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Renowned University of Delaware soil chemist Don Sparks says mentoring students has been the highlight of his four-decade career. He’ll now mentor a new cohort of budding soil and environmental scientists through his role as a Fellow of the Hagler Institute at Texas A&M University.
Renowned University of Delaware soil chemist Don Sparks says mentoring students has been the highlight of his four-decade career. He’ll now mentor a new cohort of budding soil and environmental scientists through his role as a Fellow of the Hagler Institute at Texas A&M University.

Prof. Don Sparks named Hagler Fellow

Photo by Evan Krape

Soil chemist selected to Hagler Institute for Advanced Study at Texas A&M

Renowned University of Delaware soil chemist Donald Sparks has been named a 2022-23 Fellow of the Hagler Institute for Advanced Study at Texas A&M University. Sparks, the Unidel S. Hallock du Pont Chair in Soil and Environmental Chemistry and Francis Allison Professor in the Department of Plant and Soil Sciences, joins a venerable cadre of scientists and engineers selected to mentor faculty and students from across the Texas A&M research enterprise. This year’s class of 14 Hagler Fellows includes 10 members of national and foreign academies of science, engineering and medicine, as well as a Nobel laureate. 

Established in 2010, the Hagler Institute fosters collaboration between researchers and prestigious scholars from around the world. Each Hagler Fellow spends up to a year in one of 16 colleges on the Texas A&M campus, contributing to research projects that seek to solve some of the world’s most difficult problems. Sparks, whose research is cross-disciplinary and contributes to soil science, geochemistry, environmental chemistry and environmental engineering, will offer guest lectures, mentorship and research advice in the Department of Soil and Crop Sciences.

“[Don] is an internationally prominent scholar in the field of soil science [and] his work extends from fundamental to applied research,” said John Junkins, founding director of the Hagler Institute. “We are very excited about the impact he will have as he teams with faculty and students in the College of Agriculture and Life Sciences.”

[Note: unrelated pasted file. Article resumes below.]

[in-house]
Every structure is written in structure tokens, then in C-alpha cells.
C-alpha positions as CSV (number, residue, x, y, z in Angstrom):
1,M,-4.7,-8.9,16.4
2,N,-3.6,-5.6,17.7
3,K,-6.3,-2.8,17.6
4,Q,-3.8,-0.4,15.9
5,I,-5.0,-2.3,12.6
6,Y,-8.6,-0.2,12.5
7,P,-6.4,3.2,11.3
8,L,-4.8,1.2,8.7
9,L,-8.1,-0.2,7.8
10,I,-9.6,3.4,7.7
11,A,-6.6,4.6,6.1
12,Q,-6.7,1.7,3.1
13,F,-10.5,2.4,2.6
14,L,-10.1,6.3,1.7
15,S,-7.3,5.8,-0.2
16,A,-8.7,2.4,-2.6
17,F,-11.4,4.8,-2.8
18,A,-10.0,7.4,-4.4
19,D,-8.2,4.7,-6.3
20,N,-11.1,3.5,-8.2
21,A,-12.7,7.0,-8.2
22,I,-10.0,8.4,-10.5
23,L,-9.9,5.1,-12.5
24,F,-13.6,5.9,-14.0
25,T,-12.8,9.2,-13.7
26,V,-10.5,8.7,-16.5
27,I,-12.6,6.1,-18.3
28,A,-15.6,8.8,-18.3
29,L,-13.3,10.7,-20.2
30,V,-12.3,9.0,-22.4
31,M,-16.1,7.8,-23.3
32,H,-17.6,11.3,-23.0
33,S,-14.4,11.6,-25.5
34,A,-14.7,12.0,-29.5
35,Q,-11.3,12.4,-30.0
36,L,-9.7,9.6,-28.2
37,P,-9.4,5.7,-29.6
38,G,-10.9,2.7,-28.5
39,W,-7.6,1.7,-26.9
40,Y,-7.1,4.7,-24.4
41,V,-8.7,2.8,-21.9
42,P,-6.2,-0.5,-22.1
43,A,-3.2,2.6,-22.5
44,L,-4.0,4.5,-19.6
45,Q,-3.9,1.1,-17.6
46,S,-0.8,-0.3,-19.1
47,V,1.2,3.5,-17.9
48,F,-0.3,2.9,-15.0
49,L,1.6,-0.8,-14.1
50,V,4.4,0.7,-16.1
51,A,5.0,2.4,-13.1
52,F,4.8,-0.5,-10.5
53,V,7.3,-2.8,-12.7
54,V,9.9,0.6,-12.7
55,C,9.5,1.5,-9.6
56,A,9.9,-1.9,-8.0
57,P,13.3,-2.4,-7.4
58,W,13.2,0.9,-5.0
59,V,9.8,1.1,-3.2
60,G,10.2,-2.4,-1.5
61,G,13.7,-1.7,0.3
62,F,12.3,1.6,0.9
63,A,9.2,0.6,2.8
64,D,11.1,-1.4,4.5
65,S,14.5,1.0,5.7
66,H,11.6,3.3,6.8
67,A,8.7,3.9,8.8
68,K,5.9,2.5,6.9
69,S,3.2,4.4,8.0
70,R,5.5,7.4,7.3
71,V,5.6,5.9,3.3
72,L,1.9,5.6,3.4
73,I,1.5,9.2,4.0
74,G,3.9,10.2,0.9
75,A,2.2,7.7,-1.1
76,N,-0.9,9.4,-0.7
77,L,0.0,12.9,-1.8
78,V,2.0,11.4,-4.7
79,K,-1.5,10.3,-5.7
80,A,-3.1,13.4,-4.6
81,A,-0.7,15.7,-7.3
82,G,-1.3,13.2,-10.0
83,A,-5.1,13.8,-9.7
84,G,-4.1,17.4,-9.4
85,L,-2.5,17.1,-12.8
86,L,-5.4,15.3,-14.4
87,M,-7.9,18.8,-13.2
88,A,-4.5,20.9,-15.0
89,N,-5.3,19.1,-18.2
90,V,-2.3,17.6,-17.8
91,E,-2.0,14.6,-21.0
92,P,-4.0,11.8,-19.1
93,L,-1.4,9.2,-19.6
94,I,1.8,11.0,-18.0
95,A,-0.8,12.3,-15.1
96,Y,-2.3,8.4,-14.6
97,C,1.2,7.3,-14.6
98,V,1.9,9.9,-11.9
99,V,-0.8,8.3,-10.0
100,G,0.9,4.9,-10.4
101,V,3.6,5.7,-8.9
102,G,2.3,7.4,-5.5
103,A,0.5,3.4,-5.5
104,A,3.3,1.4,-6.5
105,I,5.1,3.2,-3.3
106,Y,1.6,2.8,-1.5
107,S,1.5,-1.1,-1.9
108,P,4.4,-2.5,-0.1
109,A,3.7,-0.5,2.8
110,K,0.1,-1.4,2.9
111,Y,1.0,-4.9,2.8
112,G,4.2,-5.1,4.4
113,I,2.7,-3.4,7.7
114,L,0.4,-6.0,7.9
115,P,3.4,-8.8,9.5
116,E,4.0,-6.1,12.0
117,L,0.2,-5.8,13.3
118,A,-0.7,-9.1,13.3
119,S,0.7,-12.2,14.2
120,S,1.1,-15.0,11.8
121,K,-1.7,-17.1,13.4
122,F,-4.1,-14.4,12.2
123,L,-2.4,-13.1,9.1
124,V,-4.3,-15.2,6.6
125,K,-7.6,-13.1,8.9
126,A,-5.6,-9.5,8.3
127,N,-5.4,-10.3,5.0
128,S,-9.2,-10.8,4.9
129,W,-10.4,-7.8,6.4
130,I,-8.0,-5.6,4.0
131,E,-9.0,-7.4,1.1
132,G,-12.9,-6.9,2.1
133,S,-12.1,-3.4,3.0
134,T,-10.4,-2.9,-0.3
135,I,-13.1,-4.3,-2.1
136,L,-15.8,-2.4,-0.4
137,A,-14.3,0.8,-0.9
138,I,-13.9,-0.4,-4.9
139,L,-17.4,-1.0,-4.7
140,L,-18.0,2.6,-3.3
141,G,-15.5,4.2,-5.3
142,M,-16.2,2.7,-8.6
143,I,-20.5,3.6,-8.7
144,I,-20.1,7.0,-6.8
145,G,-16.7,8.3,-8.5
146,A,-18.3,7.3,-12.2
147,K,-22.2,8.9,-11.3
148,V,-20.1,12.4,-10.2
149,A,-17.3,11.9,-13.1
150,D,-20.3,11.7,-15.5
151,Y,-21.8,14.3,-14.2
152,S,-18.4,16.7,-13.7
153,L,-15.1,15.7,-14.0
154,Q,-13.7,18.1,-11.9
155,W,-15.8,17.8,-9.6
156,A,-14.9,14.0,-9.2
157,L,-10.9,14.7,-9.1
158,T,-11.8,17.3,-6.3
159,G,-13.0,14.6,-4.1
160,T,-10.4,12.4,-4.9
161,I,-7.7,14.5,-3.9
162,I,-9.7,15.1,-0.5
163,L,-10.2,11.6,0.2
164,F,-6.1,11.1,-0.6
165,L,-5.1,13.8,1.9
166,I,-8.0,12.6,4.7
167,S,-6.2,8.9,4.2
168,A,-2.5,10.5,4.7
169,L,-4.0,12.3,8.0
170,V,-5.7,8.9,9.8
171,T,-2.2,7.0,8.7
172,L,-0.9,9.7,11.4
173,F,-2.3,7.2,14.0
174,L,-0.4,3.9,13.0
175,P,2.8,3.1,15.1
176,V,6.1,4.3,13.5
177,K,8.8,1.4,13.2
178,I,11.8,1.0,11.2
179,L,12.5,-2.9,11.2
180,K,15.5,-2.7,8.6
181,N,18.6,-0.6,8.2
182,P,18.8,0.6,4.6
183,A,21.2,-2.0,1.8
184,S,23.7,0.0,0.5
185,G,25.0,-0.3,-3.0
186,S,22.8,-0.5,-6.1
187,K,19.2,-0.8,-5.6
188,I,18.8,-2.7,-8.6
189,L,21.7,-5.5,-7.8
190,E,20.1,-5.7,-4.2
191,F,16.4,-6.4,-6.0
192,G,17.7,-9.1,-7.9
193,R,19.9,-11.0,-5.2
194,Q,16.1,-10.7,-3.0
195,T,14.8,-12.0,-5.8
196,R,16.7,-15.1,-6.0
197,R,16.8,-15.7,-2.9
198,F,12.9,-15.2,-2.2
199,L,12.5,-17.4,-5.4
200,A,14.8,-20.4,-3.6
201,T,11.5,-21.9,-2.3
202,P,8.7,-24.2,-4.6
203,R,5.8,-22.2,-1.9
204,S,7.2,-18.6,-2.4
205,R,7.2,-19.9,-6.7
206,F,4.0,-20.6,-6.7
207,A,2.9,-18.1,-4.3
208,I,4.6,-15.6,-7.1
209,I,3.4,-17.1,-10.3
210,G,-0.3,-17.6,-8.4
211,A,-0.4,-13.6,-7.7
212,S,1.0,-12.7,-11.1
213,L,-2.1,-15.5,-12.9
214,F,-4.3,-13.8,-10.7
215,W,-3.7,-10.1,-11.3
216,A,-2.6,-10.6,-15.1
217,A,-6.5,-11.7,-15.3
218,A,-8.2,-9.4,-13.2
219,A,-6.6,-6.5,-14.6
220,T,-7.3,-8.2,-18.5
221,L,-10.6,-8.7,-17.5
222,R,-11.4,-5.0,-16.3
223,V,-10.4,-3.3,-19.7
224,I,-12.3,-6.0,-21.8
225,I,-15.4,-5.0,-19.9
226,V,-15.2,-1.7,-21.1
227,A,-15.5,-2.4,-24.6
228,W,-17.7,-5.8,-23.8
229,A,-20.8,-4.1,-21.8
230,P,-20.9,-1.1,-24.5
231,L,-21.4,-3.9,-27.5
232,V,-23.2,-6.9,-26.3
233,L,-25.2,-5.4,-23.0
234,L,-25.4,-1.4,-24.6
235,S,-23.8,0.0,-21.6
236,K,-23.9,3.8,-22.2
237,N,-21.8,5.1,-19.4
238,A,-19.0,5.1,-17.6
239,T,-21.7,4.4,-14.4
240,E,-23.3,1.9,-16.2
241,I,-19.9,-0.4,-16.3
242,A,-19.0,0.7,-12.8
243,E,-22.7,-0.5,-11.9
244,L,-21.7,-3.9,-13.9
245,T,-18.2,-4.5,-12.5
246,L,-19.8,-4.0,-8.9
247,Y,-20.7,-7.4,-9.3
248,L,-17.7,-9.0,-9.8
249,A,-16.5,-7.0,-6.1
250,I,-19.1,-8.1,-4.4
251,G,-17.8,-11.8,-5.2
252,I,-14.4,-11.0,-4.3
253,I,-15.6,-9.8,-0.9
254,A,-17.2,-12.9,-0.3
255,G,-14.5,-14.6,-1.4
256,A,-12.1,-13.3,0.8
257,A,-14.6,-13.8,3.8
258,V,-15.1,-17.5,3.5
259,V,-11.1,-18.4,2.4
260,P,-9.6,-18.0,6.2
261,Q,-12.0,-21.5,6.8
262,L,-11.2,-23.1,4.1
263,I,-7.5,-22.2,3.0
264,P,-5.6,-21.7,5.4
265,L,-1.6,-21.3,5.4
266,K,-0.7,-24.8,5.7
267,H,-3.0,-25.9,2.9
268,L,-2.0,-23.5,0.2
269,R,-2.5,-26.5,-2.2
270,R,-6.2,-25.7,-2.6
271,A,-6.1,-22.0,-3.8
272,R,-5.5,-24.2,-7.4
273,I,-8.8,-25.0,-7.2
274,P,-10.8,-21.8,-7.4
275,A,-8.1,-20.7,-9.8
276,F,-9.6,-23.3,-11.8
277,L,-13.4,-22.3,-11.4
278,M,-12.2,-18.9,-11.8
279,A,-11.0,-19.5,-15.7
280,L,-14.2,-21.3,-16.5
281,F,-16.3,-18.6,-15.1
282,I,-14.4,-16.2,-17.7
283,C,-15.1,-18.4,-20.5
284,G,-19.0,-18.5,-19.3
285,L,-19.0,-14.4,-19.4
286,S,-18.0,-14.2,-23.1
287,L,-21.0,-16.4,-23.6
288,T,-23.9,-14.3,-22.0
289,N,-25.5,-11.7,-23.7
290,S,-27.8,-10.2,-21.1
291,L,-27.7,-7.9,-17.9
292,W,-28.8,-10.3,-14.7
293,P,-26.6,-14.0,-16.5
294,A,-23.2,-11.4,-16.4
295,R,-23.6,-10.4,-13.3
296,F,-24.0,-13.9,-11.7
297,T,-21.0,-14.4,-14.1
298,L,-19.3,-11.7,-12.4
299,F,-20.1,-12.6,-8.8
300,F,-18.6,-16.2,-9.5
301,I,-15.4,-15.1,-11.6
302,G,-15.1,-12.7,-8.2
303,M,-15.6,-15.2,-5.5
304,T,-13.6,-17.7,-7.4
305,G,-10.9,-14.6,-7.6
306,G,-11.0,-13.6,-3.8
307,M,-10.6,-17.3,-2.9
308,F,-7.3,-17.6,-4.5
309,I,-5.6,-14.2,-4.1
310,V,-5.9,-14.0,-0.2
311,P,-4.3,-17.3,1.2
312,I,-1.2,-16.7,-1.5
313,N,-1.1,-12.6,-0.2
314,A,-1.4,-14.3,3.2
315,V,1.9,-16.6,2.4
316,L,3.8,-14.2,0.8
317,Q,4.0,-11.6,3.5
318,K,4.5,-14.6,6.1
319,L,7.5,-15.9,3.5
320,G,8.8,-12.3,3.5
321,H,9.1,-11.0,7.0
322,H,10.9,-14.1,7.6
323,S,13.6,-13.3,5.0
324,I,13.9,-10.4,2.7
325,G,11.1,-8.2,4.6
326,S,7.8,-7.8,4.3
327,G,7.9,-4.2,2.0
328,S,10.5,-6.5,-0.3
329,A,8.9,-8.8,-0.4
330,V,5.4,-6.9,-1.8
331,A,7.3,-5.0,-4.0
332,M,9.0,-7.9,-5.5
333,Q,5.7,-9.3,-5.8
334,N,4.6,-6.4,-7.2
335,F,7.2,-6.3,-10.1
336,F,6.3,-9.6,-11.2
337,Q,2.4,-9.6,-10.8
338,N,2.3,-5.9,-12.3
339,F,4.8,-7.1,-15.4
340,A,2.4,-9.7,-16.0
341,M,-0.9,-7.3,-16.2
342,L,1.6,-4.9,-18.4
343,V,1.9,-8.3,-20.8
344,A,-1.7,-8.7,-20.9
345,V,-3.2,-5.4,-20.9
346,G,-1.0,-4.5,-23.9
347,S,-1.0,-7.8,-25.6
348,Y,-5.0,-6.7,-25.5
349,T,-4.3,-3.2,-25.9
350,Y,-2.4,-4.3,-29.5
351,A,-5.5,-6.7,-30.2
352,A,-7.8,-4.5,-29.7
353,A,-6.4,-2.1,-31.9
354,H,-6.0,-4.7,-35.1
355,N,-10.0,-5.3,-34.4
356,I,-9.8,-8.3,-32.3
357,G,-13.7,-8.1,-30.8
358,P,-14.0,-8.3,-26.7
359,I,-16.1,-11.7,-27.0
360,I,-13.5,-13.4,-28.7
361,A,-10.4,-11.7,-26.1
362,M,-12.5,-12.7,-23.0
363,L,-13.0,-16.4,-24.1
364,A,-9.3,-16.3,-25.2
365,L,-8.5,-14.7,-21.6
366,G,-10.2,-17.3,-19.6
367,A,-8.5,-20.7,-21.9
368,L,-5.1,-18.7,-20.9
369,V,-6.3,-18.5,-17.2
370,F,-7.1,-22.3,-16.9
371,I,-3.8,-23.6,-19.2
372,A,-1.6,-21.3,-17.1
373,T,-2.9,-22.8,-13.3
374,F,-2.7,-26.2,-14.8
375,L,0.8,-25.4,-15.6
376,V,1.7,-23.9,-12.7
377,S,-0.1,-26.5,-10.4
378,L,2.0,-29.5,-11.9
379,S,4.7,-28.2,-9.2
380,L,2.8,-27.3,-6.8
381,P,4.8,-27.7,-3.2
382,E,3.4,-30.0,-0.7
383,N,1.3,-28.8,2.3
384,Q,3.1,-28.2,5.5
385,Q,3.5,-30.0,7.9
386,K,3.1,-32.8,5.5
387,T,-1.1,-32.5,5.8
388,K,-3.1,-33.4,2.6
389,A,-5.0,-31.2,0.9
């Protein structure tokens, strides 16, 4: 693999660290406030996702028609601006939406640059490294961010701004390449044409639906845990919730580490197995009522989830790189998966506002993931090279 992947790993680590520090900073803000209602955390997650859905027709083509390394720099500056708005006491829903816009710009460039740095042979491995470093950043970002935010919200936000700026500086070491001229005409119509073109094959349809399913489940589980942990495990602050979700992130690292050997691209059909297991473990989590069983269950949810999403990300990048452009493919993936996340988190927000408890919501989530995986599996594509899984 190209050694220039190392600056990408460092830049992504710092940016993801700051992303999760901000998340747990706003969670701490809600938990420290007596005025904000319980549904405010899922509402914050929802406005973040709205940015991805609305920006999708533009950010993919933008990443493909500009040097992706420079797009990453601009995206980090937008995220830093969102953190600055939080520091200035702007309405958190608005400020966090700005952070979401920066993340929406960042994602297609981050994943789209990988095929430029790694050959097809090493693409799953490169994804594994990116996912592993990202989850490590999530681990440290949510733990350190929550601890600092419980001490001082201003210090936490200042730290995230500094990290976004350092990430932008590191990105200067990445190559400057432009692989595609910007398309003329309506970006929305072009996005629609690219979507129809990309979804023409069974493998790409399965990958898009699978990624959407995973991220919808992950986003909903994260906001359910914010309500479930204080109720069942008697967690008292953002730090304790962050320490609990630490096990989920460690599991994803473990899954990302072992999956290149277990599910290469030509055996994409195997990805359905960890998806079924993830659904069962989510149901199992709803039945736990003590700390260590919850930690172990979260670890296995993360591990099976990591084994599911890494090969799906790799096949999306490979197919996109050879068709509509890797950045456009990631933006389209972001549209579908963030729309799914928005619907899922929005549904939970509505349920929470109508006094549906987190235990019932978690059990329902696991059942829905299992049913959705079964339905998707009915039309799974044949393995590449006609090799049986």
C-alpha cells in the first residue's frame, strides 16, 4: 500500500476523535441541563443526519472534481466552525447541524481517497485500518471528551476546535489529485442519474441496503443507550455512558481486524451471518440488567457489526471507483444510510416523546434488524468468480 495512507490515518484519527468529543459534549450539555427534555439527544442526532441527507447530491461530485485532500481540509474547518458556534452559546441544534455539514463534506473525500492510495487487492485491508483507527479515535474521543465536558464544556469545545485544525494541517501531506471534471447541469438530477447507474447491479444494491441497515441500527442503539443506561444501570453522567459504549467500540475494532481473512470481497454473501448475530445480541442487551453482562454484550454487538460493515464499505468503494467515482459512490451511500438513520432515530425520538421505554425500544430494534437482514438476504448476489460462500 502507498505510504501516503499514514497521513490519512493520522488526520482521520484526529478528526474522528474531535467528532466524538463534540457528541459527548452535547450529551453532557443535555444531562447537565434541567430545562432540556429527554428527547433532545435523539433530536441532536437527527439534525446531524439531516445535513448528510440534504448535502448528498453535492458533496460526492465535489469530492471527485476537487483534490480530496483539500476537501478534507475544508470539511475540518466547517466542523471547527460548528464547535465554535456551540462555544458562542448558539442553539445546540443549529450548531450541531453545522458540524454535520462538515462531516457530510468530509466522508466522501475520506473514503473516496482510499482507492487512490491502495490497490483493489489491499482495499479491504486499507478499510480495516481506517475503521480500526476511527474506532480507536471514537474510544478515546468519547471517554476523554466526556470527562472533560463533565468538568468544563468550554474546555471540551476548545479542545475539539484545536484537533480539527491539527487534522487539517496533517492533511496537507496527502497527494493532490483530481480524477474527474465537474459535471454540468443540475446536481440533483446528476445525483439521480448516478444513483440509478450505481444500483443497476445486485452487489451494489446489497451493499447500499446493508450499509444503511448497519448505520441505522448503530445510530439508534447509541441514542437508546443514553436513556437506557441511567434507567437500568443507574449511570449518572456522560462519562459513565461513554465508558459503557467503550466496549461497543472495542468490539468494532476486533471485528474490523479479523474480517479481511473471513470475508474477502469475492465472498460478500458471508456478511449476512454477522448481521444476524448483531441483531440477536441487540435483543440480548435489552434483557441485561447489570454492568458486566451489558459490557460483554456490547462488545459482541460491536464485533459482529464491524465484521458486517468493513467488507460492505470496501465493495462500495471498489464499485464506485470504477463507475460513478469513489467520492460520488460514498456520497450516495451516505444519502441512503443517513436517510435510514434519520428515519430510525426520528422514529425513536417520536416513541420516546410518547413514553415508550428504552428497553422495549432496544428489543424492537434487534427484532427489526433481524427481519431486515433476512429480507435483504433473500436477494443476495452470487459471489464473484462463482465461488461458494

Sparks said he looks forward to experiencing a new environment and forming new collaborations with the Hagler Fellows and with Texas A&M faculty doing cutting-edge soil and environmental research, including Julie Howe, professor of soil chemistry, who nominated him for the fellowship. Sparks and Howell both study phosphorus and carbon cycling in soil and, as part of his new role, Sparks will share his expertise in synchrotron radiation techniques. His research group has been using the techniques since 1990, working closely with scientists at all U.S. National Laboratories and abroad to study soil chemical reaction mechanisms at small spatial and temporal scales.

With synchrotron-based techniques, scientists can investigate natural systems such as soils in their natural state. In the past three decades, Sparks and his students have pioneered the application of these tools to study kinetics and mechanisms of toxic metals, plant nutrients and carbon interactions in soils, metal oxides and clay minerals, development of novel approaches to remediate contaminated soils, the linkage between minerals and carbon sequestration in soils, and climate change impacts on the cycling of nutrients, metals and carbon in Delaware coastal soils.

"The impact that Don has had on the field of environmental soil science can't be overstated,” said Erik Ervin, chair of UD’s plant and soil sciences department. “His groundbreaking research and use of advanced techniques continue to inform us regarding the leaching of contaminants into water supplies, helping determine levels of toxicity so that we are better prepared to protect human health and ecosystem function in an age of climate change." 

Serving as a Hagler Fellow is a perfect capstone to Sparks’ decades-long career. In 43 years of service to UD, Sparks has written two widely adopted textbooks, 15 edited books, 65 book chapters and 300 refereed papers. He has served as a distinguished lecturer at 116 universities and institutes around the world and has received more than $100 million in grant funding to support his research, frequently presenting his findings at national and international symposia. The recipient of numerous awards and honors, Sparks has been recognized by the American Association for the Advancement of Science, Soil Science Society of America, American Society of Agronomy, Geochemical Society of America and the European Association of Geochemistry. He has served as president of both the Soil Society of America and the International Union of Soil Sciences, and he was the founding director of the Delaware Environmental Institute (DENIN).

Sparks said he looks back at his long list of achievements with a particular fondness for the more than 100 graduate students and postdocs he has mentored.

“Mentoring and advising graduate students has been the most satisfying part of my career,” he said. “These advisees are now faculty at 16 leading universities in the U.S. and scientists at federal agencies, national and international labs, and in the private sector. The opportunity to advise students through the Hagler fellowship is exciting. This is a significant honor for me and, of course, any time our faculty are recognized nationally or internationally, it brings more recognition to the university and our programs.”

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